He chooses the latter alternative. If all Socrates' counterparts are human, then we may say that he is essentially human. If one of Hubert Humphrey's counterparts won the counterpart of the presidential election, it is correct to say of Humphrey that he could have won that election.

In addition to the obvious stark ontological contrast between the two theories, they differ in two important ways in their implications for the philosophy of modality. For Kripke and Plantinga, however, modal concepts are sui generis, indefinable or having only definitions that appeal to other modal concepts.

Secondly, Lewis's theory implies a kind of anti-realism concerning modality de re. Socrates, therefore, may well have non-human counterparts under one counterpart relation and no non-human counterparts under another. And the choice of a counterpart relation is a pragmatic or interest-relative choice. But on the KP theory, it is an entirely objective question whether Socrates fails to be human in some world in which he exists: Whatever one may think of these theories when one considers them in their own right as theories of modality, as theories with various perhaps objectionable ontological commitmentsone must concede that they are paradigmatically metaphysical theories.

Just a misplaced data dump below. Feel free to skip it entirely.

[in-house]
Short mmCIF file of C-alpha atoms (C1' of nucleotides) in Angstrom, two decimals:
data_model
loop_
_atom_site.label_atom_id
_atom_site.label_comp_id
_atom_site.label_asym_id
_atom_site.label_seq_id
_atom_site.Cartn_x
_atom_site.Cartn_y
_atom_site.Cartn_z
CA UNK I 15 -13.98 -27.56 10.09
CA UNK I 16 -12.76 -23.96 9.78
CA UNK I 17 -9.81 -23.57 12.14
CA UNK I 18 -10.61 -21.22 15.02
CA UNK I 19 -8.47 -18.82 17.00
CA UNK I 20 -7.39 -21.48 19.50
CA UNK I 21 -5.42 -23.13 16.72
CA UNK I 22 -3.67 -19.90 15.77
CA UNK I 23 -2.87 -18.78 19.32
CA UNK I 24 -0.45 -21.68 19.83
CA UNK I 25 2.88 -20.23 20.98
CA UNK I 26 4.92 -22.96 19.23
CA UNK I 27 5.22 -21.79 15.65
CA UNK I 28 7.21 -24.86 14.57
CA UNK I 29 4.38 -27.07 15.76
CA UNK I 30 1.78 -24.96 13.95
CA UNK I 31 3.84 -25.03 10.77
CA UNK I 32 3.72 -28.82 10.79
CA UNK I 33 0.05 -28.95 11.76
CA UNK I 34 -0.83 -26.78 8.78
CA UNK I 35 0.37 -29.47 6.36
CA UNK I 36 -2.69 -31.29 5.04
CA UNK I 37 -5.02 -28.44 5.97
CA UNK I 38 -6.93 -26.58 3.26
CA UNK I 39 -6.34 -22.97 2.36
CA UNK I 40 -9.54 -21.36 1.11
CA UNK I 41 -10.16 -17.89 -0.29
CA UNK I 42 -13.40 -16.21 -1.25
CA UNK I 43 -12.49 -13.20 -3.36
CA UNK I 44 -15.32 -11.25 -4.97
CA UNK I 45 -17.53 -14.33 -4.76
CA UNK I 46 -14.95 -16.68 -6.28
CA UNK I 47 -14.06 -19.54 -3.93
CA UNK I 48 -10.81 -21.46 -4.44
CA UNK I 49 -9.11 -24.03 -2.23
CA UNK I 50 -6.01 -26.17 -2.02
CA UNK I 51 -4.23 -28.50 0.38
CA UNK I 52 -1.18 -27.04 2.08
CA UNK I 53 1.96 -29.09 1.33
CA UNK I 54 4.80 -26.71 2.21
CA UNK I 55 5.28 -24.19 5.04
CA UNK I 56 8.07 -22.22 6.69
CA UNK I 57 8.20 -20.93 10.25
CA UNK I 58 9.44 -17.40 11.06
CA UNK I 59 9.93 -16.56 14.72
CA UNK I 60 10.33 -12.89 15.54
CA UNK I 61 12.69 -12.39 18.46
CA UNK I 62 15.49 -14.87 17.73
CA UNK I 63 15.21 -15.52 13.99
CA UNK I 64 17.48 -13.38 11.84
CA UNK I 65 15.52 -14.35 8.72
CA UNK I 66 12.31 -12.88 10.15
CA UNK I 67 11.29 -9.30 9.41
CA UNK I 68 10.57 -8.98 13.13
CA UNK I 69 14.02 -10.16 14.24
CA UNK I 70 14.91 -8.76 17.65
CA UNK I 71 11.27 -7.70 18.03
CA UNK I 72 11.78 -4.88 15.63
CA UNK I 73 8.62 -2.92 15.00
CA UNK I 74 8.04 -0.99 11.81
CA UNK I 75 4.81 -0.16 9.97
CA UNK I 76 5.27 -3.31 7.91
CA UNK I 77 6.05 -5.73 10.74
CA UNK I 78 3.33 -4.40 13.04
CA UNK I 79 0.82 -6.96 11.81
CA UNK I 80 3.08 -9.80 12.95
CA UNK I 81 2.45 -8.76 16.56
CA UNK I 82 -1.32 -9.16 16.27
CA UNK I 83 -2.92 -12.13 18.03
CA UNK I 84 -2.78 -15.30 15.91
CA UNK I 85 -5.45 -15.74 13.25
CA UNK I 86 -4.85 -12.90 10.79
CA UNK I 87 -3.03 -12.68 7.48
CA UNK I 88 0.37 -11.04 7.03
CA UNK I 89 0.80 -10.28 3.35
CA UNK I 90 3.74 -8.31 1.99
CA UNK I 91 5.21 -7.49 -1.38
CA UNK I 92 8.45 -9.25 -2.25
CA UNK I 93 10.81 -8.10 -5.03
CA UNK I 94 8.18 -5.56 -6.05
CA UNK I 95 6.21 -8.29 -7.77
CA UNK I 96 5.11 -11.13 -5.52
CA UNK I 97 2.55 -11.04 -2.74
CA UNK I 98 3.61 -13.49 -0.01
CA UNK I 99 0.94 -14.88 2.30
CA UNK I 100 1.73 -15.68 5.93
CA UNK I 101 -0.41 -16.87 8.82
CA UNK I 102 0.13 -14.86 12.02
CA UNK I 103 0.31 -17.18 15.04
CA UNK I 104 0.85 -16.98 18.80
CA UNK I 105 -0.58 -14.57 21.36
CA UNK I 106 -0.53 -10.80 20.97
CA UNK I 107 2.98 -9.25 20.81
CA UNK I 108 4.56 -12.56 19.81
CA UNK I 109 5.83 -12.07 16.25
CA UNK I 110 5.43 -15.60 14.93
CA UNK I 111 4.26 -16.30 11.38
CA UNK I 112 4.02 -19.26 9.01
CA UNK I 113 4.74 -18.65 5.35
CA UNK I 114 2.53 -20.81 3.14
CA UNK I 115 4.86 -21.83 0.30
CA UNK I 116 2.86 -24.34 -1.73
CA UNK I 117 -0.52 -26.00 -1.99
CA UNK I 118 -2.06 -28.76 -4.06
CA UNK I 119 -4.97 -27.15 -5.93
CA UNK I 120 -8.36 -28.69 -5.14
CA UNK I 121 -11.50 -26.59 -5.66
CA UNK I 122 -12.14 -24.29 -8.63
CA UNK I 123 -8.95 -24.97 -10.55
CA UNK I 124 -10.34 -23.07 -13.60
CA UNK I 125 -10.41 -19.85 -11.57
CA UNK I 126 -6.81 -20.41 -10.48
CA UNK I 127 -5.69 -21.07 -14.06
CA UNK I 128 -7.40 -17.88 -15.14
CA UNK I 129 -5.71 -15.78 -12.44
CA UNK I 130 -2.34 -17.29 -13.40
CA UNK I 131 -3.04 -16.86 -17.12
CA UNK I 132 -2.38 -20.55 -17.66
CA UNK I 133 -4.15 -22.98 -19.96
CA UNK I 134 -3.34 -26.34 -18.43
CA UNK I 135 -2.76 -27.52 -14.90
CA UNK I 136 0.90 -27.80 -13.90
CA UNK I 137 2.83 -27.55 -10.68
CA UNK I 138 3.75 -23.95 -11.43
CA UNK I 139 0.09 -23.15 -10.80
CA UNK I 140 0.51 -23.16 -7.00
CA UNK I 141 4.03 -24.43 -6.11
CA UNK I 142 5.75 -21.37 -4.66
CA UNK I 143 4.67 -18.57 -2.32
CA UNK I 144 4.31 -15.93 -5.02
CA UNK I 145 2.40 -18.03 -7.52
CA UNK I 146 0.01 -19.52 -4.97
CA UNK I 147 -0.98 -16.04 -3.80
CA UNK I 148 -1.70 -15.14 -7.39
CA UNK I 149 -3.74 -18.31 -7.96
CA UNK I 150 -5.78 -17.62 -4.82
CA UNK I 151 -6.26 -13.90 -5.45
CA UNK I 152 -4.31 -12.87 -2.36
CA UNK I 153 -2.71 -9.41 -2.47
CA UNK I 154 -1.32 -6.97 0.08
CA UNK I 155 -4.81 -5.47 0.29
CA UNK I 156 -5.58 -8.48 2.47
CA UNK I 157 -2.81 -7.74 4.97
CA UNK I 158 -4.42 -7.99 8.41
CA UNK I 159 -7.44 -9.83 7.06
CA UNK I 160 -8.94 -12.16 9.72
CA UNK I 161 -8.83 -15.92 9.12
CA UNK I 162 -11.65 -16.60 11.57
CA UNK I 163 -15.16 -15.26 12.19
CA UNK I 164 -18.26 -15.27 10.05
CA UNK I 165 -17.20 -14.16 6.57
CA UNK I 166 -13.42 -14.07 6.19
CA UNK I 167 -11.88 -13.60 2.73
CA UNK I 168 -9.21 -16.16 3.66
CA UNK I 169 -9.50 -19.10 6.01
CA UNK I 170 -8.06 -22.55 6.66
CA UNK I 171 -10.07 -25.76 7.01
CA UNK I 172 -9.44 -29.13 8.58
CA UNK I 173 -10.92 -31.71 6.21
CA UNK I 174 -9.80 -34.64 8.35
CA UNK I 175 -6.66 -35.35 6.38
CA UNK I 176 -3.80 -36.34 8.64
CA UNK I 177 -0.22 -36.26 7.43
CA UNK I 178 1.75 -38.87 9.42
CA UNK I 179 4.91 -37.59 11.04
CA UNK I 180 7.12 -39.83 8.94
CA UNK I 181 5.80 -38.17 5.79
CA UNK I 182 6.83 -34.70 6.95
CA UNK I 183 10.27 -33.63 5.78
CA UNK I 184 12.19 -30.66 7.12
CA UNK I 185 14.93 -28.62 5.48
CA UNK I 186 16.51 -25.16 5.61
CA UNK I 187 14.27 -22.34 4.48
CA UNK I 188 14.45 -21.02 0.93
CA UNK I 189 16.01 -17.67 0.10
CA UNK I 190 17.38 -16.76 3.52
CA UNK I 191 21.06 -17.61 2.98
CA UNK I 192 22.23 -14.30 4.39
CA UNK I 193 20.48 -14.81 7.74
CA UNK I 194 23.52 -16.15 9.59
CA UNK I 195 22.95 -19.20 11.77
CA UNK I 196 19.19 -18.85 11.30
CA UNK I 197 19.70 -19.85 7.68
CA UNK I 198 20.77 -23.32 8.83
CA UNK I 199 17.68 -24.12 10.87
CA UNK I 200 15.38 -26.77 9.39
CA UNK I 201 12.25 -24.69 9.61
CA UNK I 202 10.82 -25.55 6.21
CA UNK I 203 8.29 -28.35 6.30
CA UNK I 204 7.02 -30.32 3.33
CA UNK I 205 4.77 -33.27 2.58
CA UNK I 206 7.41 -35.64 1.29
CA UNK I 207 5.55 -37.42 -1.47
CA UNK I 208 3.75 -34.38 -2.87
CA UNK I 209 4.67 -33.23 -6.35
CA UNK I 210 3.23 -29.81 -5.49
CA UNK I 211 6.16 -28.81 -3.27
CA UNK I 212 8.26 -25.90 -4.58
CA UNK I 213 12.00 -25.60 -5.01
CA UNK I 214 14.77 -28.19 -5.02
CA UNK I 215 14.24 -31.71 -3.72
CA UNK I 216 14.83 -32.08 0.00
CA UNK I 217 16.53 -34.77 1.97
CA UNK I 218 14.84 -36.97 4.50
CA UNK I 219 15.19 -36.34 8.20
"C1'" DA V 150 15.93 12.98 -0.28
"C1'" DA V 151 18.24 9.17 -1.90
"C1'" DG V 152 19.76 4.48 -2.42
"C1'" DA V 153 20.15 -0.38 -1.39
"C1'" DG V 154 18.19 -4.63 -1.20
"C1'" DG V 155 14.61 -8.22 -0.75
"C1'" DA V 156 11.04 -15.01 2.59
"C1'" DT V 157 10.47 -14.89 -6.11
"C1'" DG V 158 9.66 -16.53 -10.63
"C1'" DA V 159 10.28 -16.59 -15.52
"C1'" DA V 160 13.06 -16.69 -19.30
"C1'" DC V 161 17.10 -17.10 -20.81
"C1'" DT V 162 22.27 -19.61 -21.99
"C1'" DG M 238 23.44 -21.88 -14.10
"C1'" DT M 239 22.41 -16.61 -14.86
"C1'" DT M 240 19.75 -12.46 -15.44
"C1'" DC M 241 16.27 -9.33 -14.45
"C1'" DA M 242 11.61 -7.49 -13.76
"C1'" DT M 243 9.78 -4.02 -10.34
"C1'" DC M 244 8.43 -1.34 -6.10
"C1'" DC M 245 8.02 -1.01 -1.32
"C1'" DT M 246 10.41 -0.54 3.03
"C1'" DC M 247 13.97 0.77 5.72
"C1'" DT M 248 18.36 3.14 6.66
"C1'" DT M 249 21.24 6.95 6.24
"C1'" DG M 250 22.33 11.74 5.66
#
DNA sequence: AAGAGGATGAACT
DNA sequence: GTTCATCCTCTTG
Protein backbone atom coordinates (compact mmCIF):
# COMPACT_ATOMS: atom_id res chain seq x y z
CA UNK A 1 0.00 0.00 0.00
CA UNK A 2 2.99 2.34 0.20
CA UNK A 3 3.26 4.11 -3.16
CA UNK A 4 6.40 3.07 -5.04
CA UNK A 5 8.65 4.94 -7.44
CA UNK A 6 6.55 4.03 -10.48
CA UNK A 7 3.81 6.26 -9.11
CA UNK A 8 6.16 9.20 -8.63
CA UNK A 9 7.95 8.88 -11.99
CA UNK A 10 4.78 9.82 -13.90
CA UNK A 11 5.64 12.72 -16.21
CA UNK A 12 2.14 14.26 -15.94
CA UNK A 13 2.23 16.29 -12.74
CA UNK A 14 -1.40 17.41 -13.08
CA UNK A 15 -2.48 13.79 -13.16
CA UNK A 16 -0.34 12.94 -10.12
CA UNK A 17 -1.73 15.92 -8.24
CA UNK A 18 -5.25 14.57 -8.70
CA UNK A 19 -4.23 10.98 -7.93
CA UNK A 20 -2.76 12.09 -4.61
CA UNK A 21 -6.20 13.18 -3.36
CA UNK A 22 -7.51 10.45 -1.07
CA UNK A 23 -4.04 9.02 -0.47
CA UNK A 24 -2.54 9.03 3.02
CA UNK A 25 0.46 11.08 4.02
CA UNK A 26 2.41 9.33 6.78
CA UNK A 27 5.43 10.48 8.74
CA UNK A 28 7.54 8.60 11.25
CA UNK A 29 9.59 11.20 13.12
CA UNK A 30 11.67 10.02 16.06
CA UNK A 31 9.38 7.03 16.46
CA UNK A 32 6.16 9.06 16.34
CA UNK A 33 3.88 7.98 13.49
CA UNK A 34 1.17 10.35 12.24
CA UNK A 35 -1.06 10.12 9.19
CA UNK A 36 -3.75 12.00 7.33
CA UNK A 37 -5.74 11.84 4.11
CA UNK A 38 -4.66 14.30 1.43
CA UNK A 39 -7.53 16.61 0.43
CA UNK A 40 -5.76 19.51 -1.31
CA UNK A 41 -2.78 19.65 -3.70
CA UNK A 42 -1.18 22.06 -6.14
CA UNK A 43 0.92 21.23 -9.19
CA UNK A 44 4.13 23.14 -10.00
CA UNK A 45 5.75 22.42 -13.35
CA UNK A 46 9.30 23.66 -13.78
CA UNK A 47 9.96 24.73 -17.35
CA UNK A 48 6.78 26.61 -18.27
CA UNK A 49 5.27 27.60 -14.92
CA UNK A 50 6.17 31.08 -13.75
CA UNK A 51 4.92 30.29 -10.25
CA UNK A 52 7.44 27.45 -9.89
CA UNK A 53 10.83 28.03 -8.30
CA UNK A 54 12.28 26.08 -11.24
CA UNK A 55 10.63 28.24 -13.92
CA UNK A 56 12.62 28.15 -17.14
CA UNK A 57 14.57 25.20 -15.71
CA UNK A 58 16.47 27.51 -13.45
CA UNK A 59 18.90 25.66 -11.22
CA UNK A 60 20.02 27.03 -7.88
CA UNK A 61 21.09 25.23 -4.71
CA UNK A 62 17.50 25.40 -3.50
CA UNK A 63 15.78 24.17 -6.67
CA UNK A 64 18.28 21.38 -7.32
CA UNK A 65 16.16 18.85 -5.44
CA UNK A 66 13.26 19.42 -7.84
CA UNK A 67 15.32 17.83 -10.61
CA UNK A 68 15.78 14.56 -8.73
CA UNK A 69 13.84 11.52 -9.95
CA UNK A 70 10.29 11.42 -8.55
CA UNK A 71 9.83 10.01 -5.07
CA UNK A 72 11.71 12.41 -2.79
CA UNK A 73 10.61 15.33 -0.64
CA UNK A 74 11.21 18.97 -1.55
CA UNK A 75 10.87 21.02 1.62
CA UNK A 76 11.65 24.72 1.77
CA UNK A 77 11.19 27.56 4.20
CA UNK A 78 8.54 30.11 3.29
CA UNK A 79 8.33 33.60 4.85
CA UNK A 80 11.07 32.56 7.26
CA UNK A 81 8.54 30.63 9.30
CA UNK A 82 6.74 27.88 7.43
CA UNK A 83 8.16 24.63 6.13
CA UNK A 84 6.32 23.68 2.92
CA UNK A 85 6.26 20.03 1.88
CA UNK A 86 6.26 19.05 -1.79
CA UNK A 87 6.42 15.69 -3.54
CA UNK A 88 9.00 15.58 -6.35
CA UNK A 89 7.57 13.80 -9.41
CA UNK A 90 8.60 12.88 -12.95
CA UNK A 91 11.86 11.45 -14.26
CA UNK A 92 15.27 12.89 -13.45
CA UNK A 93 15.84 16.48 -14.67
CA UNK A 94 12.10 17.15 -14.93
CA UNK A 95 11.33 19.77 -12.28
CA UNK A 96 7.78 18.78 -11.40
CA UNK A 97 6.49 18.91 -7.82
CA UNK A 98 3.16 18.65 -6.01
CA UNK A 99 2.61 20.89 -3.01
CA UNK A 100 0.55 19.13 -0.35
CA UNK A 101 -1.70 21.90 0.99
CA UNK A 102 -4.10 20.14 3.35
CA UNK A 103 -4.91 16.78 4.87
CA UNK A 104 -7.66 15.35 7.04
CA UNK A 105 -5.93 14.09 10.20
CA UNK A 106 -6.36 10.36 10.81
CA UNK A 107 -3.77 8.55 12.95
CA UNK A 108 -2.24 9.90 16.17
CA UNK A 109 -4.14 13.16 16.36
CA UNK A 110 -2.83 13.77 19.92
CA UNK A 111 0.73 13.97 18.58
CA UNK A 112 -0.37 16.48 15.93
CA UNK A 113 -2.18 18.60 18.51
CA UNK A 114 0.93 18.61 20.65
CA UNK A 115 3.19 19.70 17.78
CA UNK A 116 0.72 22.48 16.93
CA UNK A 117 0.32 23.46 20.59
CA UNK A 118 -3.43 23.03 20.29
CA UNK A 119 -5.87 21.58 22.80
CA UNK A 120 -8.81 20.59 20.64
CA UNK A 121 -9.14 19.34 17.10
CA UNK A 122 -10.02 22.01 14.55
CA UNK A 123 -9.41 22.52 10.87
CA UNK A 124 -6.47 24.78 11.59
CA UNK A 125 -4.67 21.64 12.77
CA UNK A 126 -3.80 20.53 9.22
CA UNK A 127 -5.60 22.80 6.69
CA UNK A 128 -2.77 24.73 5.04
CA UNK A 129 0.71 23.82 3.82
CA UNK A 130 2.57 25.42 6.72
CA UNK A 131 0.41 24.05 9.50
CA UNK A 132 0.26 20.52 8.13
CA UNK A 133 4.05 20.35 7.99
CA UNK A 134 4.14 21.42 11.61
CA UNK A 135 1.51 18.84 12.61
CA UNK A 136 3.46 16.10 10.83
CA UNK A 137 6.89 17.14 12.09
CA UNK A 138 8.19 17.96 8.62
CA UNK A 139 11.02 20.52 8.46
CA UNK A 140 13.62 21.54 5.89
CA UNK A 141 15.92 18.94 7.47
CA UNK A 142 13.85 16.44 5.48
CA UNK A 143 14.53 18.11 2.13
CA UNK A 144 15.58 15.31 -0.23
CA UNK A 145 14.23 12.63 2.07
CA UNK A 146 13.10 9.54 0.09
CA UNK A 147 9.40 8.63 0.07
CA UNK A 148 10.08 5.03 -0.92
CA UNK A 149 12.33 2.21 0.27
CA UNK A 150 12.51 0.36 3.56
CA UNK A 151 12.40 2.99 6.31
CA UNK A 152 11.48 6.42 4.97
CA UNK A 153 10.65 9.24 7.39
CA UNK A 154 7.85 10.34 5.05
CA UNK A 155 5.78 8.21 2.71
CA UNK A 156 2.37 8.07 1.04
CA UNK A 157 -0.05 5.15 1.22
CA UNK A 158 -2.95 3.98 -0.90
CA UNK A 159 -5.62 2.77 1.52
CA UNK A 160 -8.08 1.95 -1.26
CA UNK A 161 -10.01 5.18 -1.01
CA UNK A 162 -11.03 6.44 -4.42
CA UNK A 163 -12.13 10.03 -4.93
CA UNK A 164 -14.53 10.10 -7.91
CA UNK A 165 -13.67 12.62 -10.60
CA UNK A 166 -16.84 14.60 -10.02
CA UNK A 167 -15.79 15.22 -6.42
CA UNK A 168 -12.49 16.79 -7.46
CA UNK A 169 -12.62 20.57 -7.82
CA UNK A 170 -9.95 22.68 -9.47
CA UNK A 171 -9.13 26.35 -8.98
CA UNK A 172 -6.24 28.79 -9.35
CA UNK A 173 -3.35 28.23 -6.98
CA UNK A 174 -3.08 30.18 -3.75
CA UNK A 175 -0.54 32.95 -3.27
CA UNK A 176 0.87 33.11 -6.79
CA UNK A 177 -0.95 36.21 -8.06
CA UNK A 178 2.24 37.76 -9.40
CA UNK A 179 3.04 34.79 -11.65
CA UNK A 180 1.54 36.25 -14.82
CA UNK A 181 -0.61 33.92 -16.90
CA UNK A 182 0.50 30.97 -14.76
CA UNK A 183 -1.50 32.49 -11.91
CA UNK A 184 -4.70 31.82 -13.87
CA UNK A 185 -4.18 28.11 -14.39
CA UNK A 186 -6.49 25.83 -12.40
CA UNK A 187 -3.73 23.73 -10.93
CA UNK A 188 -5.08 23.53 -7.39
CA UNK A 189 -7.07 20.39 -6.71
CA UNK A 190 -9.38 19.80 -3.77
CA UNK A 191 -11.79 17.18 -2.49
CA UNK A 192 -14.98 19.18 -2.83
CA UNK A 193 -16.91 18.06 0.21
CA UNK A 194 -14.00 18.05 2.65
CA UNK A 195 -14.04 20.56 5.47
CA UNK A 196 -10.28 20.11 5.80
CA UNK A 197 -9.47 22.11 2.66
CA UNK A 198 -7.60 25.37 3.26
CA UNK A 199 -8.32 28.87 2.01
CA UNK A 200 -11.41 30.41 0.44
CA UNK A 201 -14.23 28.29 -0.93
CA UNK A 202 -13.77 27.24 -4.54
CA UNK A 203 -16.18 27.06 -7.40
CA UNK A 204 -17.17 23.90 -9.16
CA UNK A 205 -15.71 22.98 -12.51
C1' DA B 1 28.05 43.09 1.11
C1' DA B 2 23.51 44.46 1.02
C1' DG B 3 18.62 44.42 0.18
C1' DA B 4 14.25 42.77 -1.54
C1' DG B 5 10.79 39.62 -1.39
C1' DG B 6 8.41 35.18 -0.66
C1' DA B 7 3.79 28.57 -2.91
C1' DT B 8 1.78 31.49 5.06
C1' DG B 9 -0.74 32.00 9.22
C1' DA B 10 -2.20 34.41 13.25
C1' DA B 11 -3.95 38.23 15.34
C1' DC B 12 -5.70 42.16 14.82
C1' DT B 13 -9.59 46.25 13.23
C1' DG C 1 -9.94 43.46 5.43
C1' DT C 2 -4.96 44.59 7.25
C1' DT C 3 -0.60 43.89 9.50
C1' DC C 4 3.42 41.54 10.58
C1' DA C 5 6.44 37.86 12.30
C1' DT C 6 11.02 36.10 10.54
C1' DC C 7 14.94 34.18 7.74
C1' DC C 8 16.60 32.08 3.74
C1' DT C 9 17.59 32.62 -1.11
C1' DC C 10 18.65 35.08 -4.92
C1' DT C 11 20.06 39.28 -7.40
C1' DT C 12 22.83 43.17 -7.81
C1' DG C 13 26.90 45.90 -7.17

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They bear witness to the resurgence of metaphysics in analytical philosophy in the last third of the twentieth century. A glance through any dictionary of quotations suggests that the philosophical pairing of space and time reflects a natural, pre-philosophical tendency: Kant, for example, treated space and time in his Transcendental Aesthetic as things that should be explained by a single, unified theory.

And his theory of space and time, revolutionary though it may have been in other respects, was in this respect typical of philosophical accounts of space and time. As one can ask whether there could be two extended objects that were not spatially related to each other, one can ask whether there could be two events that were not temporally related to each other. One can ask whether space is a a real thing—a substance—a thing that exists independently of its inhabitants, or b a mere system of relations among those inhabitants.

And one can ask the same question about time. But there are also questions about time that have no spatial analogues—or at least no obvious and uncontroversial analogues. There are, for example, questions about the grounds of various asymmetries between the past and the future—why is our knowledge of the past better than our knowledge of the future?

There do not seem to be objective asymmetries like this in space. In one way of thinking about time, there is a privileged temporal direction marking the difference between the past, present, and future. Times change from past to present to future, giving rise to passage.